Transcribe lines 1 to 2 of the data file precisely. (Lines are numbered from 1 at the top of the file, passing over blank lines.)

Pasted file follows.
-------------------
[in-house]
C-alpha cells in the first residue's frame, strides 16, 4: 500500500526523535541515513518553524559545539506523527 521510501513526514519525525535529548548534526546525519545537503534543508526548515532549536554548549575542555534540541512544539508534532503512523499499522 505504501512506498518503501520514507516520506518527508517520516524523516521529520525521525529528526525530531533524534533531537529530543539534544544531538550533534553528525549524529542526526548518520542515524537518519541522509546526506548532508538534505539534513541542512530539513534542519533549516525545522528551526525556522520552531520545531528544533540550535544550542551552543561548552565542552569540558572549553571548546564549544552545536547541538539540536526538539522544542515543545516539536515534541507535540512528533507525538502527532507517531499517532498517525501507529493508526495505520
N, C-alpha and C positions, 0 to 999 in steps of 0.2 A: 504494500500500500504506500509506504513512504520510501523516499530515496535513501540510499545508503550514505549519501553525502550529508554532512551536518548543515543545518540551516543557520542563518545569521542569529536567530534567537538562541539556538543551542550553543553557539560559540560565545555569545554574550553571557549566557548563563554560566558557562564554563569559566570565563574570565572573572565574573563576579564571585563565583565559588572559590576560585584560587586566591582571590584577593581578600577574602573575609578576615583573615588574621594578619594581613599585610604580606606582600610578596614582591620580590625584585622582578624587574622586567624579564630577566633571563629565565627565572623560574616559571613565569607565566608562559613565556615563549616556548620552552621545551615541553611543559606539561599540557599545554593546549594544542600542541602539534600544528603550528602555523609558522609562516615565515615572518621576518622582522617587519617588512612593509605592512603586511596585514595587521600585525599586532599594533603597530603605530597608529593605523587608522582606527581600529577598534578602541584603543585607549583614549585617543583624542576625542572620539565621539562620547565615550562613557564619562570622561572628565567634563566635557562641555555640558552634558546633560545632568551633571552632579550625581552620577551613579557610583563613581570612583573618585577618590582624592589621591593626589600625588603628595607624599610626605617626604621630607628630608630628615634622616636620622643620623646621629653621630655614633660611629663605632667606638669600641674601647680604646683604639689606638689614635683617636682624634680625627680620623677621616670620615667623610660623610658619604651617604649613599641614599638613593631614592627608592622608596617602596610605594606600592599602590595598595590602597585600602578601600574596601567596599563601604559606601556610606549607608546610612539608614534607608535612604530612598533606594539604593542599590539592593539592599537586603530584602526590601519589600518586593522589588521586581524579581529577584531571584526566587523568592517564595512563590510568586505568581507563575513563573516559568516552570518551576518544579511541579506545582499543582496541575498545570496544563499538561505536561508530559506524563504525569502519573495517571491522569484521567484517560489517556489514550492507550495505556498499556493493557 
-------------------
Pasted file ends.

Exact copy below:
[in-house]
C-alpha cells in the first residue's frame, strides 16, 4: 500500500526523535541515513518553524559545539506523527 521510501513526514519525525535529548548534526546525519545537503534543508526548515532549536554548549575542555534540541512544539508534532503512523499499522 505504501512506498518503501520514507516520506518527508517520516524523516521529520525521525529528526525530531533524534533531537529530543539534544544531538550533534553528525549524529542526526548518520542515524537518519541522509546526506548532508538534505539534513541542512530539513534542519533549516525545522528551526525556522520552531520545531528544533540550535544550542551552543561548552565542552569540558572549553571548546564549544552545536547541538539540536526538539522544542515543545516539536515534541507535540512528533507525538502527532507517531499517532498517525501507529493508526495505520